Last month, Ford executive Mark Fields underscored the importance of the company’s new work truck, ironically by botching a speech. Calling the truck an “essential” tool for fleet owners, the Americas division president said at the State Fair of Texas, “If the truck doesn’t do its job, [owners] don’t get paid. And these are the people that are building and maintaining the infrastructure of our company—of, of our country.”
Reminiscent of Charles Wilson’s “what’s good for General Motors” speech to Congress in 1953, Fields accidentally made the point: Despite the economic slump and outcry for smaller vehicles, big trucks are still valuable work tools. Ford maintains a 60% market share in the commercial pickup segment and plans to keep it with new powertrain options geared toward such heavy users as contractors.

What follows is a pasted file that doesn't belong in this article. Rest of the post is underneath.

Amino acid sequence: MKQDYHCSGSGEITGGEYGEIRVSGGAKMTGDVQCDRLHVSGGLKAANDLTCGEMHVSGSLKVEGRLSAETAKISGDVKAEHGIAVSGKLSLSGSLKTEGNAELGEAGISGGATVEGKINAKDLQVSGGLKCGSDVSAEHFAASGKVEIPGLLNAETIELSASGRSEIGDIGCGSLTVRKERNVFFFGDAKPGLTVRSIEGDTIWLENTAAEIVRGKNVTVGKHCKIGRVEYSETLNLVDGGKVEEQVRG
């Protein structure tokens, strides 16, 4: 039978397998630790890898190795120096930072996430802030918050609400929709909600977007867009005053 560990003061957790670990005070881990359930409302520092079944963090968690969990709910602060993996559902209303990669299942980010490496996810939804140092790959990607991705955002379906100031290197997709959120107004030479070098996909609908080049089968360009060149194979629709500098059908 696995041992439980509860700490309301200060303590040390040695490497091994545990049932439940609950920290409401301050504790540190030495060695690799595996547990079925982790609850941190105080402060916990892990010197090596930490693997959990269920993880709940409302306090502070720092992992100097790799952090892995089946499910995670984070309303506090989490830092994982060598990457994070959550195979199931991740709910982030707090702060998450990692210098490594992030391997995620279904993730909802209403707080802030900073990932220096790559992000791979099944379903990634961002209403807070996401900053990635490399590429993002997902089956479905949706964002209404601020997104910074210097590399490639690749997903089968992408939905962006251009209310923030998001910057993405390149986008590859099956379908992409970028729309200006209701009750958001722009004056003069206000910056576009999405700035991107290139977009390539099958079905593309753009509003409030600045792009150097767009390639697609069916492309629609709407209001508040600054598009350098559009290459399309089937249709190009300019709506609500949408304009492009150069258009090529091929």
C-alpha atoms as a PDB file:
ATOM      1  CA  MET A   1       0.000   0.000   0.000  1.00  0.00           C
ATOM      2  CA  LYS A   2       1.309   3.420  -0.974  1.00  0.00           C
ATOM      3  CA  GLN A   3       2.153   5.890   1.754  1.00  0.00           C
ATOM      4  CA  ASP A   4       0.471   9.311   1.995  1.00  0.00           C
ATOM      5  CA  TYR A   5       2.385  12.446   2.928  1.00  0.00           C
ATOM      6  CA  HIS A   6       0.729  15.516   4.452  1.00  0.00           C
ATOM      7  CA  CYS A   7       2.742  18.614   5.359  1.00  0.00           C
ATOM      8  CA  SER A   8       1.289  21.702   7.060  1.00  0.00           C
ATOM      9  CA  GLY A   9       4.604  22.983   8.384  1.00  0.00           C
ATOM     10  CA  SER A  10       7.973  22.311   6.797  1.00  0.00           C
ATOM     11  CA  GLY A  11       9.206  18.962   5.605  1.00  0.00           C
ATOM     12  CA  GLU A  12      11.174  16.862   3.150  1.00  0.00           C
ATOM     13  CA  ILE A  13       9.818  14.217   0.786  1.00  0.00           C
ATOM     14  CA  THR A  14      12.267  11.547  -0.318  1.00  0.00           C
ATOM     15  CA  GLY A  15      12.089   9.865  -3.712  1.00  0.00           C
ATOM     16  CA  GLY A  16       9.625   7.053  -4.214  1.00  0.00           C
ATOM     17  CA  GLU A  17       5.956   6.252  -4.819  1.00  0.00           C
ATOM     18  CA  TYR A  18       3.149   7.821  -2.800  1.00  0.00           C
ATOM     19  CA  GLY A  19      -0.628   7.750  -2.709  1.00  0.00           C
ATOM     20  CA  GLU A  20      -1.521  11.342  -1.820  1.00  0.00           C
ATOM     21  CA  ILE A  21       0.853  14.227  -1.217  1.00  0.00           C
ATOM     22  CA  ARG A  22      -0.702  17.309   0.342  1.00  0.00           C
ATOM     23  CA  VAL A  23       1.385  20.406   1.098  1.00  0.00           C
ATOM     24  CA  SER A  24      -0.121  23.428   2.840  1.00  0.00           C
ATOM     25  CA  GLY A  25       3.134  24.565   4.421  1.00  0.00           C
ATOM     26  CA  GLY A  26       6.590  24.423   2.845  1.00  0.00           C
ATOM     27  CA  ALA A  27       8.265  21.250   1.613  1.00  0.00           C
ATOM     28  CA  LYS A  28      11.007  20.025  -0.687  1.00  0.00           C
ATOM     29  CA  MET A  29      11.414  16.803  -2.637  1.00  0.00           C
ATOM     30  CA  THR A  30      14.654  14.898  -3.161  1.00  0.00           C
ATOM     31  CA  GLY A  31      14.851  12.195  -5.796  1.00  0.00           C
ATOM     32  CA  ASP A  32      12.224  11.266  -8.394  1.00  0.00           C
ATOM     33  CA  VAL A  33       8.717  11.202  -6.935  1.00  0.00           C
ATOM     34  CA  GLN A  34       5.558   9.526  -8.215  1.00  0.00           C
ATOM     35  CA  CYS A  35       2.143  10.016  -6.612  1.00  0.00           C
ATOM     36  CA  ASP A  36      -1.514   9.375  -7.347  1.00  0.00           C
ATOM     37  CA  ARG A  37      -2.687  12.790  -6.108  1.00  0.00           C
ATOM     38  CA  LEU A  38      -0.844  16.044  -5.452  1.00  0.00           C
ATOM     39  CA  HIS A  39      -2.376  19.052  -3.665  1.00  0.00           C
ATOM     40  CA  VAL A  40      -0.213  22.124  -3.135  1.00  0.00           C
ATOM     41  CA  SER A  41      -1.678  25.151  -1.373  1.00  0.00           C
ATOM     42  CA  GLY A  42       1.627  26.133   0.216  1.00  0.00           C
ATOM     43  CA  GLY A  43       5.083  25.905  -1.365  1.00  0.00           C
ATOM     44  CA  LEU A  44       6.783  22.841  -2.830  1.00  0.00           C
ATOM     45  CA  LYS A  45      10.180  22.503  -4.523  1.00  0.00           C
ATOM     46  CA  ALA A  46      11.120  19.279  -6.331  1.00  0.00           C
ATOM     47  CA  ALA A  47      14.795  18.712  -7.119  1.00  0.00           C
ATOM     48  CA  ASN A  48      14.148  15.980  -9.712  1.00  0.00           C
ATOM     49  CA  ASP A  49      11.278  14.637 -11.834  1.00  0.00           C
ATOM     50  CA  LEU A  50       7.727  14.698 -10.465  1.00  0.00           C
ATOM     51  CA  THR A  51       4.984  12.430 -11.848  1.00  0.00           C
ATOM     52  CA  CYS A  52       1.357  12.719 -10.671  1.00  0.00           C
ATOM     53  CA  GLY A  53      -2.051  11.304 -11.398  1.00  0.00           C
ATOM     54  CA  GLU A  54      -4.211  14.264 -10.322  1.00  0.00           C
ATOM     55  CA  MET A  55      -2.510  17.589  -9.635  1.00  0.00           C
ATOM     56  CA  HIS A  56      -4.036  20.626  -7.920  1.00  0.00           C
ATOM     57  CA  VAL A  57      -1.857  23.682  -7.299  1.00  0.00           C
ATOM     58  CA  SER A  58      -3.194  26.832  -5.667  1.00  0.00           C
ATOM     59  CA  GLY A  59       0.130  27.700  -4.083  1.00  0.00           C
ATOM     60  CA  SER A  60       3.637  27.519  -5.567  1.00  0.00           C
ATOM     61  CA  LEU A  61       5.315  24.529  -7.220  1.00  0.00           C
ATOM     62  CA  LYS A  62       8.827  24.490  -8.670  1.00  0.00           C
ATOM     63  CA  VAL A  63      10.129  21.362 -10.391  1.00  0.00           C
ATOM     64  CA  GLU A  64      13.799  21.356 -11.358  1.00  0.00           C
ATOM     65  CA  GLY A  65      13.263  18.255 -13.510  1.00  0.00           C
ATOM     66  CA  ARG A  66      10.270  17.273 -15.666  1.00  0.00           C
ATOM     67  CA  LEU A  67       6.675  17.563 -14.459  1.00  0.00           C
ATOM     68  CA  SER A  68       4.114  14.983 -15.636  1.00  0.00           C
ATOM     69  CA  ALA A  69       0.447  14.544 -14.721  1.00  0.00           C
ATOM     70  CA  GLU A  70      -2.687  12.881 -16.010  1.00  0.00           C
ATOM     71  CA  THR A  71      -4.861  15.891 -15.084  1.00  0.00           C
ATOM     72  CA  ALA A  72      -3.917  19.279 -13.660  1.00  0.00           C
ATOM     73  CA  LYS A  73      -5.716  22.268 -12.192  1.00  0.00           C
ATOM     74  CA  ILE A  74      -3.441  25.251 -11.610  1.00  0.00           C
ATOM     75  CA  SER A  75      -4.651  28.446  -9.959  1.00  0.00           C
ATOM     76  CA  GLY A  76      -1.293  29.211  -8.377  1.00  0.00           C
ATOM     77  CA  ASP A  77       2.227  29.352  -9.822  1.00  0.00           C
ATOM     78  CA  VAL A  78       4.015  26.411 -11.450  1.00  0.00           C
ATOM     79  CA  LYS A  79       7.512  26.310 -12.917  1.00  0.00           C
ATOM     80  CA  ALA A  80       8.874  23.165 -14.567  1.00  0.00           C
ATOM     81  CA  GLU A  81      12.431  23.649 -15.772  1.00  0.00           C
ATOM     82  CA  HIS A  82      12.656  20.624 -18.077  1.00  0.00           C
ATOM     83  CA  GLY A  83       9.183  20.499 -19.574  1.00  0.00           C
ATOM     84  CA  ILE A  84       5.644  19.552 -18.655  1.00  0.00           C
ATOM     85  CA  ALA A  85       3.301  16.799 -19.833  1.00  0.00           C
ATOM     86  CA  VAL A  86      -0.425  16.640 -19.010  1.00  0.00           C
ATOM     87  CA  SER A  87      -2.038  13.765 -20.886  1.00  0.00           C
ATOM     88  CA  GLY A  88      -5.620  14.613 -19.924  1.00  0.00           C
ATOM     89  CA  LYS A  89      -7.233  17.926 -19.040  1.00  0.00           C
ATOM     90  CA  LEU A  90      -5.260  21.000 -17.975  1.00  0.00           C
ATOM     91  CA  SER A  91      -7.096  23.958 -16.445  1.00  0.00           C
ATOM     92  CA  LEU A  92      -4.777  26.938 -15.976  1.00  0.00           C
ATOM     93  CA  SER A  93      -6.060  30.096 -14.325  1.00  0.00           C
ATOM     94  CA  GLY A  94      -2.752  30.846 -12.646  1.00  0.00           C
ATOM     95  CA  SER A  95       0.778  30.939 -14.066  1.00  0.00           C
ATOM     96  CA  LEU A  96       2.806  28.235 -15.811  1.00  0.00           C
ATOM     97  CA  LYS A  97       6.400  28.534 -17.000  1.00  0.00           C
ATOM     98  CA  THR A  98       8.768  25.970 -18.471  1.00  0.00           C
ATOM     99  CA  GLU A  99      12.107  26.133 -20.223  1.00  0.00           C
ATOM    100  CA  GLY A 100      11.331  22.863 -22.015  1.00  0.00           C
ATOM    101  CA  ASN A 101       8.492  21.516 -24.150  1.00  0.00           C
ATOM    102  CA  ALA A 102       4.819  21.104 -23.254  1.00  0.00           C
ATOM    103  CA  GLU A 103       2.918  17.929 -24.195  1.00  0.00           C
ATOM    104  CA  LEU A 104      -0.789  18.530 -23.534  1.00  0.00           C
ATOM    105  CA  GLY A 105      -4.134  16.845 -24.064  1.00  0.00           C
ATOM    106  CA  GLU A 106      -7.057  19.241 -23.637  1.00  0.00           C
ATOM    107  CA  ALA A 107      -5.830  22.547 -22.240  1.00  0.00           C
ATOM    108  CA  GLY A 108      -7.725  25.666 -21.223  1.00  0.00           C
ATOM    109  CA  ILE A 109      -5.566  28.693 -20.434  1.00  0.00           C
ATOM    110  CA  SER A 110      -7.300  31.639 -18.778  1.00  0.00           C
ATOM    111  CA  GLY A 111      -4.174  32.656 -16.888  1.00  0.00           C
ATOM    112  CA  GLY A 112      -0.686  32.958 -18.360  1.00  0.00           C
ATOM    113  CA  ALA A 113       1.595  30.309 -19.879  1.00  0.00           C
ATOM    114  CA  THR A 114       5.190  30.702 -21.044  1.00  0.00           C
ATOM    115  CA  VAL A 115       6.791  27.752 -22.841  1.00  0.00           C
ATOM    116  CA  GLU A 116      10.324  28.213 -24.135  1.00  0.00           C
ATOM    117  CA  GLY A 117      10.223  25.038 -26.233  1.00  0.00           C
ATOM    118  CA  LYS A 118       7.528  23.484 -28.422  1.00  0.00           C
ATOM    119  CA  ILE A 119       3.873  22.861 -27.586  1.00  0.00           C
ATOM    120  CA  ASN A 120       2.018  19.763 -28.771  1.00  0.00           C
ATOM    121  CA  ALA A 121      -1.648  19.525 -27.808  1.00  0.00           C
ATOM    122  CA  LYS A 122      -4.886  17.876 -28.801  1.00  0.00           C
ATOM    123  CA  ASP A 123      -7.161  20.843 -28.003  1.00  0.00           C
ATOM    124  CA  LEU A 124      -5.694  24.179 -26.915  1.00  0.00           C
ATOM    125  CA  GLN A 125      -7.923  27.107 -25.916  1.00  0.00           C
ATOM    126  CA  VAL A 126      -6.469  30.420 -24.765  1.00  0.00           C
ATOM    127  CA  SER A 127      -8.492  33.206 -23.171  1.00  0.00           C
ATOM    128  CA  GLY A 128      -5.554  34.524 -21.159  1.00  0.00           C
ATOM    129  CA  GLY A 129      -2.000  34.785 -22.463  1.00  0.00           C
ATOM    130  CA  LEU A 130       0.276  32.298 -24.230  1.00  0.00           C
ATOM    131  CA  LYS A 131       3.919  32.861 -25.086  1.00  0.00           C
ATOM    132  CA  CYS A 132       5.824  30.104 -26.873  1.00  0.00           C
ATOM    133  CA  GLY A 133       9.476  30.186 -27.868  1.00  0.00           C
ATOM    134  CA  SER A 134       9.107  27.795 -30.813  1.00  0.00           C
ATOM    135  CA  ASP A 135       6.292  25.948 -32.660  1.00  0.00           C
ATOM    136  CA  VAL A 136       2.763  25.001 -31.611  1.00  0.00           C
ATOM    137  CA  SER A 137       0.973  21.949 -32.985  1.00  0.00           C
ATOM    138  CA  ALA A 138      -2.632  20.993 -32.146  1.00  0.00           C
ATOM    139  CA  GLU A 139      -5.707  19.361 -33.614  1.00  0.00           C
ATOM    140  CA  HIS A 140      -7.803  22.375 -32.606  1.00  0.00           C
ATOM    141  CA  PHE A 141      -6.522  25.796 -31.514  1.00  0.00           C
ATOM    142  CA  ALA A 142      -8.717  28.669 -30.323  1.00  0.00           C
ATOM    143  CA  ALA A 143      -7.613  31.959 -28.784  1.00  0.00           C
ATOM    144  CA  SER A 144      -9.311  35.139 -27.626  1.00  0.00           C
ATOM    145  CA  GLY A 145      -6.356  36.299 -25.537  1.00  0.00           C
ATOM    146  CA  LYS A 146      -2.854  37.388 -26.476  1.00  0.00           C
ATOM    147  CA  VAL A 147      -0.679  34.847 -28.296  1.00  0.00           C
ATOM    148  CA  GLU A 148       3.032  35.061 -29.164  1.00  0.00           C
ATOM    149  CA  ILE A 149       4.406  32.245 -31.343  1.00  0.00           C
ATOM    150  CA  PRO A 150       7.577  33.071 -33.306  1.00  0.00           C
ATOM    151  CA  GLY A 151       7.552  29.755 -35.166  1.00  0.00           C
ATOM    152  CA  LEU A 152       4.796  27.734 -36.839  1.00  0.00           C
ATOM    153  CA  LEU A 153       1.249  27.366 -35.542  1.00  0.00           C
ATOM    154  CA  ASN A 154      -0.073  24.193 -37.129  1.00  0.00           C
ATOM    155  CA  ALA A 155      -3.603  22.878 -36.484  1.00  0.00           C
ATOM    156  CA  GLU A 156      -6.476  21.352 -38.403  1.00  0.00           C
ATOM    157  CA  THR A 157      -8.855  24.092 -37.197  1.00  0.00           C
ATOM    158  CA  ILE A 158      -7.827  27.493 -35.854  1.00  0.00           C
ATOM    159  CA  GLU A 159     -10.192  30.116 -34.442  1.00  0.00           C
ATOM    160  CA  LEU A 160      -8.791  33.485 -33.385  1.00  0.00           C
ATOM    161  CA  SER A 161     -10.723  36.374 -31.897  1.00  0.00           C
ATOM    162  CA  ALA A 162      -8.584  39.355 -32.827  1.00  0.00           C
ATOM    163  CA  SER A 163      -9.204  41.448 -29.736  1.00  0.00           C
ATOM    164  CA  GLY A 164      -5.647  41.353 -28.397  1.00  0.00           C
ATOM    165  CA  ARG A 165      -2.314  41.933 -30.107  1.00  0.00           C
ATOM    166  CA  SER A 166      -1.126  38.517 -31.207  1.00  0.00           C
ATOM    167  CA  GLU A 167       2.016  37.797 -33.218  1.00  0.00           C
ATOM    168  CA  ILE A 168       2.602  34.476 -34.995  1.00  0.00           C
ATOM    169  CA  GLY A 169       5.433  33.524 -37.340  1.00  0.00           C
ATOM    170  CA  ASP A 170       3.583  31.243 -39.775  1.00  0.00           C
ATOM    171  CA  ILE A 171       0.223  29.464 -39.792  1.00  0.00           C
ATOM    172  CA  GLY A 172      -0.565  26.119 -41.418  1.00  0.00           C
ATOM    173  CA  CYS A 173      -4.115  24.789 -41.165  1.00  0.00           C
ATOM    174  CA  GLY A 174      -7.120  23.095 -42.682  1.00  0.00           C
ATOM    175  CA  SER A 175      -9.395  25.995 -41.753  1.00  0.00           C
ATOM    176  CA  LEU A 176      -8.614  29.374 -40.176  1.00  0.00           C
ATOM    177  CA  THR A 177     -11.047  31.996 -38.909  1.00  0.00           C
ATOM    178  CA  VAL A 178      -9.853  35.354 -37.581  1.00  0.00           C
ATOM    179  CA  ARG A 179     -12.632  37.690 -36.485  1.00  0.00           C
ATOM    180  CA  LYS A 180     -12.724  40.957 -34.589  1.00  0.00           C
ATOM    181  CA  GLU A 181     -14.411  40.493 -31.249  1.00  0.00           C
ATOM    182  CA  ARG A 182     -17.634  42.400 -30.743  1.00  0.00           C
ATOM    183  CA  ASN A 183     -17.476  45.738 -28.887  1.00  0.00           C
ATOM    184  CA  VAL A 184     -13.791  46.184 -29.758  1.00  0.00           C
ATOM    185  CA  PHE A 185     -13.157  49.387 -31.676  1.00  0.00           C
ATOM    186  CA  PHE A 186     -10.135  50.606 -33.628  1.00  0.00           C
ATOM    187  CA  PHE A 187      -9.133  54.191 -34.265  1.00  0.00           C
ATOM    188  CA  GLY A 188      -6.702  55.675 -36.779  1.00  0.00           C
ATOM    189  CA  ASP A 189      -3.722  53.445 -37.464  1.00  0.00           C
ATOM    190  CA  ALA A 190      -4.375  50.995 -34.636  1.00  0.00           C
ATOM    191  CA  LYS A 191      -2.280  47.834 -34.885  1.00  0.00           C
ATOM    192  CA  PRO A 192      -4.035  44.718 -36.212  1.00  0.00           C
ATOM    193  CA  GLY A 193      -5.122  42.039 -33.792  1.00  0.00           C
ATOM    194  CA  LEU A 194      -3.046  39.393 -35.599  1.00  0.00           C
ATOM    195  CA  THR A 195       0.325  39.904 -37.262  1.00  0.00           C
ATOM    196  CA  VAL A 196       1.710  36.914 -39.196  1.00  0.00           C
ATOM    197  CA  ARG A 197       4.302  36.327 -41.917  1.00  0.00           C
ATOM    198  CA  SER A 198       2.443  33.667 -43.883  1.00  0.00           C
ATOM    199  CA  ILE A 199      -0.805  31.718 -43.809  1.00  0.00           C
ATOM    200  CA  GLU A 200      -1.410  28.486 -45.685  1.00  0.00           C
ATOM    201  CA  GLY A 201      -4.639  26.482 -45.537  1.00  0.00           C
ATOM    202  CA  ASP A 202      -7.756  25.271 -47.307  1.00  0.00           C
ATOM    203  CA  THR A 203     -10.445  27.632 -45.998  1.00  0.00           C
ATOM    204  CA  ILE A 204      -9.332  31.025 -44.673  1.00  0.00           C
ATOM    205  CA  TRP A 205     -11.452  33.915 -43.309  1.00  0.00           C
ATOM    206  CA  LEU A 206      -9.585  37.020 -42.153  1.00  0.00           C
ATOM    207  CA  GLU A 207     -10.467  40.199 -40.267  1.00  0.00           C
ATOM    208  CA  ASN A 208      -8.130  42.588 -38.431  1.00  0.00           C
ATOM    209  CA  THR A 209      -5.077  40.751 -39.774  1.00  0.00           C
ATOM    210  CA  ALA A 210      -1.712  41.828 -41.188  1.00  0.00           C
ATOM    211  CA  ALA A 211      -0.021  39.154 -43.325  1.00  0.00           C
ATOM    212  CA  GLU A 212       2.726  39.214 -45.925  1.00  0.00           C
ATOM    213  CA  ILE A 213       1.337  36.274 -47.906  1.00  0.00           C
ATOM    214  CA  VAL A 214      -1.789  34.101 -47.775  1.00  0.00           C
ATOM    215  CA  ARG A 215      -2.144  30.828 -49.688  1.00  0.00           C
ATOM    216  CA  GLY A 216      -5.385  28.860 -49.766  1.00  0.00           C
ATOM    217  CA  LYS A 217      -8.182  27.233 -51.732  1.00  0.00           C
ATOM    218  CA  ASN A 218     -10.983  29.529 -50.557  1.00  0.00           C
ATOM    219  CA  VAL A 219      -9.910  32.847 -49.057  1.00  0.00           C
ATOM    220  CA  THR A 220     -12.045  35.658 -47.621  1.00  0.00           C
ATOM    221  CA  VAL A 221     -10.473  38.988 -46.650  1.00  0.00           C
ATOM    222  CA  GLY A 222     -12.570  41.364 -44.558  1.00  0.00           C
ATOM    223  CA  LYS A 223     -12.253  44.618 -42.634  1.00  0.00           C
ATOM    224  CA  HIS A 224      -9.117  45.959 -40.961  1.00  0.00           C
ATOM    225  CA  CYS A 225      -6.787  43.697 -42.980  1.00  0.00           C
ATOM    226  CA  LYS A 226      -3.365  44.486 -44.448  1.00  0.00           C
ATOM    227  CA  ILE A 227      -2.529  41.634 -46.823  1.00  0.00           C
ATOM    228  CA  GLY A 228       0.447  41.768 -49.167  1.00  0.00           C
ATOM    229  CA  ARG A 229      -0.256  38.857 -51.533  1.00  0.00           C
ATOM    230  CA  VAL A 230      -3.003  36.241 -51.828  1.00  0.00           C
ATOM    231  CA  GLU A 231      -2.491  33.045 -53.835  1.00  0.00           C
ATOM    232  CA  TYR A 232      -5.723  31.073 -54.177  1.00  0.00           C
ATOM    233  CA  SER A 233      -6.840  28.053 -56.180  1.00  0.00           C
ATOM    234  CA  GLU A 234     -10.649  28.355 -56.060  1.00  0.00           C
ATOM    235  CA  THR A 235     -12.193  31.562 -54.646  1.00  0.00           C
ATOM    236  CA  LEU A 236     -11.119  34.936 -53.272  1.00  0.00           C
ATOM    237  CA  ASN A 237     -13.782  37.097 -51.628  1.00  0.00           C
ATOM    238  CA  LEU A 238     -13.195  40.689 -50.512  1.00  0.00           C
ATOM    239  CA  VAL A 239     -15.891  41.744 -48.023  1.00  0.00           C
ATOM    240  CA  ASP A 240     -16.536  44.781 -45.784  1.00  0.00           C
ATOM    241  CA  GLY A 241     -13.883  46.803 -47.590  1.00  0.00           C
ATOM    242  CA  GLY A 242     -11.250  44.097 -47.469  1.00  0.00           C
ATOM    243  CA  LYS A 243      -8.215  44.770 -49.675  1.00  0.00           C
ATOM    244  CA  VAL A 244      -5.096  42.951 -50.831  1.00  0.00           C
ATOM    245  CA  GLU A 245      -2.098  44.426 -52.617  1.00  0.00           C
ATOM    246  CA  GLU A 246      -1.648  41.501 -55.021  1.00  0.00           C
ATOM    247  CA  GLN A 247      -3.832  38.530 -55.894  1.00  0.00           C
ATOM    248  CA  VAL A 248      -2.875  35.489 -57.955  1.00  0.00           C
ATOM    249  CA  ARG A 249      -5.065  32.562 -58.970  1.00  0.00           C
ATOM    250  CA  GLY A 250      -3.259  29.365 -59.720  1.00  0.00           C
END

The 2011 Super Duty, which goes on sale in the second quarter of next year, comes with a new, 6.2L V-8 gas engine that is ethanol-ready. Optional is a quiet, 6.7L V-8 turbodiesel that accepts 20% biodiesel but also can run on dirty fuels in remote countries.
Ford is quiet on details and pricing, but the company promises more power, torque and fuel economy in both engines. It is carrying over an optional, 6.8L V-10 for the one-ton F-350, up to F-550, including chassis cabs. Fuel economy should benefit from a new, six-speed, automatic gearbox that comes on the 6.2L and 6.7L. The diesel has an optional power takeoff that will drive implements while the truck is moving, Ford says.